Identifying Odor Control Needs in Manufacturing Operations

Identifying Odor Control Needs in Manufacturing Operations

Timur Dunaev, Business Development Manager, BioAir Solutions

Odor problems at manufacturing facilities can be unexpected, and can work against the production the facility is meant to accomplish. It starts out as a nuisance or a non-compliance issue, but can become a much bigger problem. Solving the problem requires analyzing how a facility’s processes generate and disperse odorous air, and then identifying an appropriate odor control solution.

 

Identifying Odor Control Needs in Manufacturing Operations

The emission of odorous air is a fact of life across all industries—from food & beverage to paper production and from oil & gas to pharmaceuticals.

Over the years, the problem has become familiar: As populations increase, residential developments creep closer and closer to industrial facilities that generate odors. Industrial facility leaders know they need to eliminate odors, but they often don’t know much more about how to do it.

Learning more about how odors are produced and the way they’re released can help these leaders make the right odor control decision for their site.

 

Examining Industrial Processes

Odor control experts must be dually knowledgeable in the mechanics of industrial processes and the science behind the odorous compounds generated in those processes.

These experts start their work by identifying the raw materials used in industrial processes, as well as the methods used in converting those materials to a finished product. Odors and non-odorous emissions are often produced when byproducts or waste is generated via those processes.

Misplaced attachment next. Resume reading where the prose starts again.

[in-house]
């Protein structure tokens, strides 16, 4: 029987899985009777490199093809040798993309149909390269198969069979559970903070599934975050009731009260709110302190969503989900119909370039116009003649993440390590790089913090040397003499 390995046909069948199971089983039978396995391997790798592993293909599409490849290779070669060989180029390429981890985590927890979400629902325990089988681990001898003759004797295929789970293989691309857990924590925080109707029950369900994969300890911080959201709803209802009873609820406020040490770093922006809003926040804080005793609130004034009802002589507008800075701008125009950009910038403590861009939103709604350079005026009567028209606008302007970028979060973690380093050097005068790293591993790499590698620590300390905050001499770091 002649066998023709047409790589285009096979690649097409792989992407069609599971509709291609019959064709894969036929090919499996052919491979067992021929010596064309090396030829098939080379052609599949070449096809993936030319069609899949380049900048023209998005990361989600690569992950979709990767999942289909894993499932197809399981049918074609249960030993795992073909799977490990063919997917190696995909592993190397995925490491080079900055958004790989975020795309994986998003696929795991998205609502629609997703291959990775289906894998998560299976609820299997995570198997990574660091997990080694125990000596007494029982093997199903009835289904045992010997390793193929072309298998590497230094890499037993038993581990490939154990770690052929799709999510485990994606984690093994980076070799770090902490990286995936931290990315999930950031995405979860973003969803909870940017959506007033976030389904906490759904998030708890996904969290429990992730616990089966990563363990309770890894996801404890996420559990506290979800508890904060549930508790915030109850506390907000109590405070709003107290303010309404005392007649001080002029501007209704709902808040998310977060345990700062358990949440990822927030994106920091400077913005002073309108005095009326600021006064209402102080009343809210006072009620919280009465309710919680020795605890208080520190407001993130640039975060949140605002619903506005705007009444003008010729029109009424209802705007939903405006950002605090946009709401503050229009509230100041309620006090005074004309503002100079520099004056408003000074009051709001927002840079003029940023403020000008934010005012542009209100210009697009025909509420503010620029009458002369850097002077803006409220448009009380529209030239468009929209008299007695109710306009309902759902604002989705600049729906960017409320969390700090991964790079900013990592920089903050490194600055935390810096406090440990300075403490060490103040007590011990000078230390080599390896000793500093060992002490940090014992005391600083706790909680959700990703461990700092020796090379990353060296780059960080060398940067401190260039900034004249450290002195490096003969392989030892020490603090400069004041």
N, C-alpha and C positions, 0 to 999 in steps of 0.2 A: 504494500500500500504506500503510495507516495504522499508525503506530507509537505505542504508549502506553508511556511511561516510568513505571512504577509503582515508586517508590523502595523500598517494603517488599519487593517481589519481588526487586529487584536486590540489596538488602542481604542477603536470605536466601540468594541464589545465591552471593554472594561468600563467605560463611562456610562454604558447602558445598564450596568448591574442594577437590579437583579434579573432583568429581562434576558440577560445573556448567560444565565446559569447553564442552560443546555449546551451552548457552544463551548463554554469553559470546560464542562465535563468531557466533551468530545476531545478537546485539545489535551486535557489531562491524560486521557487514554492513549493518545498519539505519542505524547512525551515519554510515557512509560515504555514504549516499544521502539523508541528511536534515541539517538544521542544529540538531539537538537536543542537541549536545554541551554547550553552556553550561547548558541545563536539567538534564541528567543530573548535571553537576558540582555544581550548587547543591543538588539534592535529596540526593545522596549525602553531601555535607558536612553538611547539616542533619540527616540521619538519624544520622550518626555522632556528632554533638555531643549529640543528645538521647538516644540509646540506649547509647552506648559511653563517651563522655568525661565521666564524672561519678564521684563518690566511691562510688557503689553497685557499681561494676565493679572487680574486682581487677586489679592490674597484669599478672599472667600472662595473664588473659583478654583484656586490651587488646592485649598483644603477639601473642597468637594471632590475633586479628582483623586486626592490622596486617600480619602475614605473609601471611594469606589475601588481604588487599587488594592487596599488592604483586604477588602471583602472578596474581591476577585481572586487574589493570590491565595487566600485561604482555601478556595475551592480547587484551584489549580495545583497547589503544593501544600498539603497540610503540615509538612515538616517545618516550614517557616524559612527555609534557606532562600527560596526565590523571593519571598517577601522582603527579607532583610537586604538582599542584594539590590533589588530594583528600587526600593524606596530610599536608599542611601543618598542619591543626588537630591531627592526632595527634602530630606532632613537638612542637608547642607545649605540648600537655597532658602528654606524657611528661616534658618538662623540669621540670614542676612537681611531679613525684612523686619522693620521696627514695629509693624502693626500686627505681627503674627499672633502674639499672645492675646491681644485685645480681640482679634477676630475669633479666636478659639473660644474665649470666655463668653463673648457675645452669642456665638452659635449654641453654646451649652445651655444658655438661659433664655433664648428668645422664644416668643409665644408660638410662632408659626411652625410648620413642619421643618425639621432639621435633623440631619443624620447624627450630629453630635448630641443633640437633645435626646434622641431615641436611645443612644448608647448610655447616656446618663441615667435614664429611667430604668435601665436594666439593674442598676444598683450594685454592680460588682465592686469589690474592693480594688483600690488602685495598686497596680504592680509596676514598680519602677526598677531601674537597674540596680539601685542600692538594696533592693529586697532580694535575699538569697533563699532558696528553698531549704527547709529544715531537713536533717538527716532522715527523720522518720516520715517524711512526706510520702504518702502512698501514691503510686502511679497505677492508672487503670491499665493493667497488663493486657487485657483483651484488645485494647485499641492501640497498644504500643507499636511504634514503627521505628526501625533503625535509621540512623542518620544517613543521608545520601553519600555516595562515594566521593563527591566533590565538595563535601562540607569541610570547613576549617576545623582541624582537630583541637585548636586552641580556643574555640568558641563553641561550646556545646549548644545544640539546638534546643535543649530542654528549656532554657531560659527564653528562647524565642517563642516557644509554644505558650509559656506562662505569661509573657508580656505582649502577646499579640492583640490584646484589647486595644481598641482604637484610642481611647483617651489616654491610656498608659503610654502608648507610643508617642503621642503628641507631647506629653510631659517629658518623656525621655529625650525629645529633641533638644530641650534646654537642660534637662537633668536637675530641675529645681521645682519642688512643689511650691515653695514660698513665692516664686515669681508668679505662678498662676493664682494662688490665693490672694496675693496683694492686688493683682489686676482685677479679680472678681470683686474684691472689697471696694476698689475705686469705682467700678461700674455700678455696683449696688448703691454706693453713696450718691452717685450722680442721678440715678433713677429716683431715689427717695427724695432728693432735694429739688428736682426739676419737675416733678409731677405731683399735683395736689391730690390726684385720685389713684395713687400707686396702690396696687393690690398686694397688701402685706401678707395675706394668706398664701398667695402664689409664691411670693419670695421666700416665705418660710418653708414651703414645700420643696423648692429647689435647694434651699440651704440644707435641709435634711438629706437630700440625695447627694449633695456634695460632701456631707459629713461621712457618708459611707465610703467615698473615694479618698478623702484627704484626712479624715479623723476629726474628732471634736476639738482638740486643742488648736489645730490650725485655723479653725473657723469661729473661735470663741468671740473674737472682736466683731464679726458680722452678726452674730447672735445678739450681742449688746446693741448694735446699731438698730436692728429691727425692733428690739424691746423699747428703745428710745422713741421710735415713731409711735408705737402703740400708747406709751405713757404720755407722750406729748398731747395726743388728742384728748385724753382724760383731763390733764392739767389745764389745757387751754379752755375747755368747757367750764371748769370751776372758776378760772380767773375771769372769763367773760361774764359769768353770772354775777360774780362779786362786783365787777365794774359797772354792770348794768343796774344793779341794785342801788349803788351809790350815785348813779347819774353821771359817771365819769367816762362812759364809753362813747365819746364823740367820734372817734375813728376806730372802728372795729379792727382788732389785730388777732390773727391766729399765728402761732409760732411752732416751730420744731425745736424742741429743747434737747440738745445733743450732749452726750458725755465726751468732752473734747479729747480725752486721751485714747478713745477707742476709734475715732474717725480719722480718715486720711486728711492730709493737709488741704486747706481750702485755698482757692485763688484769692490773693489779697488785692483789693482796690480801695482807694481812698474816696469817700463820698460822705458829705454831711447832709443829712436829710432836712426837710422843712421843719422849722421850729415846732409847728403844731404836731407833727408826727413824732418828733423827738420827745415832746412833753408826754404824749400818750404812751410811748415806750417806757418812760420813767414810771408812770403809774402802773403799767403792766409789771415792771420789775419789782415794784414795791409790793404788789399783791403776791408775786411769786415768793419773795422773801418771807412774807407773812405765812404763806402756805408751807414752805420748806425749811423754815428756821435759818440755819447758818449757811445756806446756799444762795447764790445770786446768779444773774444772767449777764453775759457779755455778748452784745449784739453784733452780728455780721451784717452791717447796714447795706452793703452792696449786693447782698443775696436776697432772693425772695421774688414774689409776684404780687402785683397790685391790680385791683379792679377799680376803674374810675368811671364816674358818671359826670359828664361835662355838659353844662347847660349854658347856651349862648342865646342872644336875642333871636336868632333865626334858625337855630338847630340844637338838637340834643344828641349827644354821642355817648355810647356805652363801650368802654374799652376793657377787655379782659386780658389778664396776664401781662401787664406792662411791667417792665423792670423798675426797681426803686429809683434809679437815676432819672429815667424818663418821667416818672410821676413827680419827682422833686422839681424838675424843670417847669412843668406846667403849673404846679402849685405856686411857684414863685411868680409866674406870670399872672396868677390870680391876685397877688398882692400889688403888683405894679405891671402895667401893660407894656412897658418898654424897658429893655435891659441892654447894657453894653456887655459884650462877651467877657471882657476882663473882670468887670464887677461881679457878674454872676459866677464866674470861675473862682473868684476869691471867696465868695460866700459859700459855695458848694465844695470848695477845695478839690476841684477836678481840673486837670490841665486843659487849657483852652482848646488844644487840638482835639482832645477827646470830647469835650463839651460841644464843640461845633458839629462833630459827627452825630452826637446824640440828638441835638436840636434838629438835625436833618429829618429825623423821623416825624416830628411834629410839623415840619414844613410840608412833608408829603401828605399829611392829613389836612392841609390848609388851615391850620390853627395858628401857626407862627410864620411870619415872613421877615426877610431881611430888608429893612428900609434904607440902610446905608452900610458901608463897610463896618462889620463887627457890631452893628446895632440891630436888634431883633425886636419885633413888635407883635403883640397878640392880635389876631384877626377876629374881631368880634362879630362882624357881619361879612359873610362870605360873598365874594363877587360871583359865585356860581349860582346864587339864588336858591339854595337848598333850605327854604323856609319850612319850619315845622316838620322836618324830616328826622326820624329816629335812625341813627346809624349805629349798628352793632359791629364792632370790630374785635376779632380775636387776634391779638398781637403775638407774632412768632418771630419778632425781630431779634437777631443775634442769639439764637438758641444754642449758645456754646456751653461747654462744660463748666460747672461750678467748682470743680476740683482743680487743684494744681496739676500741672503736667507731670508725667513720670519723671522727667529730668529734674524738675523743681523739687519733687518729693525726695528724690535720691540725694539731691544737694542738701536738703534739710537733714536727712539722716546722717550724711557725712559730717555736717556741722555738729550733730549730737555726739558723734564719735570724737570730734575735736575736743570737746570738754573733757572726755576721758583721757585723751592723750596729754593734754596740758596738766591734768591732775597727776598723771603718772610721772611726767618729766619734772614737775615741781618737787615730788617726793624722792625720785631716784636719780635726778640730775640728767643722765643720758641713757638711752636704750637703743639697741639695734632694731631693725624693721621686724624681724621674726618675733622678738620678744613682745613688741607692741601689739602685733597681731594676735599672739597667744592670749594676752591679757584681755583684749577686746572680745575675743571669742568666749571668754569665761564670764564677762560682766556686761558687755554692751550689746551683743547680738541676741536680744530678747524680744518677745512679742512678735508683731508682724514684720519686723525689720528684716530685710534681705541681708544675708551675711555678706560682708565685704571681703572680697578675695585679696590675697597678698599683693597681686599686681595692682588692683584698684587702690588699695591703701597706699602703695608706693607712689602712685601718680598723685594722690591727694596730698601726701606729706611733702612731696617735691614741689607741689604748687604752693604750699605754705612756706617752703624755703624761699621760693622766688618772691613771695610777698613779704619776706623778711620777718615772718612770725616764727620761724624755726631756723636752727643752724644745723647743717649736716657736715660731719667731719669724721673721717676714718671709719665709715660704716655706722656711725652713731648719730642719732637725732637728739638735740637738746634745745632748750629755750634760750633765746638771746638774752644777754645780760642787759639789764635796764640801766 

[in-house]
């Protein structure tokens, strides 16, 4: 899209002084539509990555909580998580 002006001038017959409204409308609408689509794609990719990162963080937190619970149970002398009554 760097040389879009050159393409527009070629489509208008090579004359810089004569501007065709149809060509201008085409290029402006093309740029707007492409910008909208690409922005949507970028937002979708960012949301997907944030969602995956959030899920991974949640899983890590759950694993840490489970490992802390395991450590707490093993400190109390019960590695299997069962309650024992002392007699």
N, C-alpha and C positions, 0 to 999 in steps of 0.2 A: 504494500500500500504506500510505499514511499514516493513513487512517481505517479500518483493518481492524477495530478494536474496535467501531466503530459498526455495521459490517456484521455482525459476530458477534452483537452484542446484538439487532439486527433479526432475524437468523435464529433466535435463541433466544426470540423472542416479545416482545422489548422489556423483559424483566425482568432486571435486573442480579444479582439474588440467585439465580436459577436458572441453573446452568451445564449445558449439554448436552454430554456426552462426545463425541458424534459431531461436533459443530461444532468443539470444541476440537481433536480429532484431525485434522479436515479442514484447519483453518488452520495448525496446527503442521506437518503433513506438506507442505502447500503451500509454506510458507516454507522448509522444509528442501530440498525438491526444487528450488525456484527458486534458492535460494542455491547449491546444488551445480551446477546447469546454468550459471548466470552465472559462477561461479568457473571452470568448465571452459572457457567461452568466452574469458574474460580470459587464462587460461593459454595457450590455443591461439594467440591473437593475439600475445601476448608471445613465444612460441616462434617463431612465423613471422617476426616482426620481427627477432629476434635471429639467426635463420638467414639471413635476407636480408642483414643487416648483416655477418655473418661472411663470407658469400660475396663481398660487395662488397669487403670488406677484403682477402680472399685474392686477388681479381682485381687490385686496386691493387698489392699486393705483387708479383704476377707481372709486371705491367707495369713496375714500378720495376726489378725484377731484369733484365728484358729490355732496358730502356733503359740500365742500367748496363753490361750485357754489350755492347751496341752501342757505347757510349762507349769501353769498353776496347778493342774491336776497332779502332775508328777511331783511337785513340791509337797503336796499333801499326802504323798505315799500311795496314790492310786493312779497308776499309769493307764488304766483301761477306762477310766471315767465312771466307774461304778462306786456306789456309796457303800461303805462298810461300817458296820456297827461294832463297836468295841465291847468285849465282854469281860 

The facility’s process flow is also evaluated. Experts ask the following questions:

  • What raw materials are used in the facility?
  • What equipment and processes are used to convert raw materials?
  • How are raw materials or products transported within the facility?
  • What waste is generated during conversion?
  • What odorous compounds are produced? How concentrated are these compounds in the air?
  • At which points along the process flow are odors likely to escape?

Then, the expert evaluates how exposed neighbors are to offending odors.

 

Developing a Solution

The information collected during the audit of a facility is used to design an odor control solution. The types and concentrations of odors emitted from a facility differ based on that facility’s application, but odor control solutions typically take the following forms:

  • Activated carbon filters that trap odorous compounds and release clean air.
  • Chemical filters or sprays that isolate and remove offending compounds from the air.
  • Ozone systems that oxidize the odors, often followed by carbon polishing.
  • Biofilters that force air through organic media harboring microorganisms that get their energy by consuming odorous compounds.
  • Bioscrubbers that send air through organic or synthetic media in a vessel. Microorganisms reside in recirculated water and use the odorous compounds in the air for food.
  • Biotrickling filters, which feature microorganisms that reside within synthetic media. Irrigation water is only used to rinse metabolized compounds away. Water is not recirculated.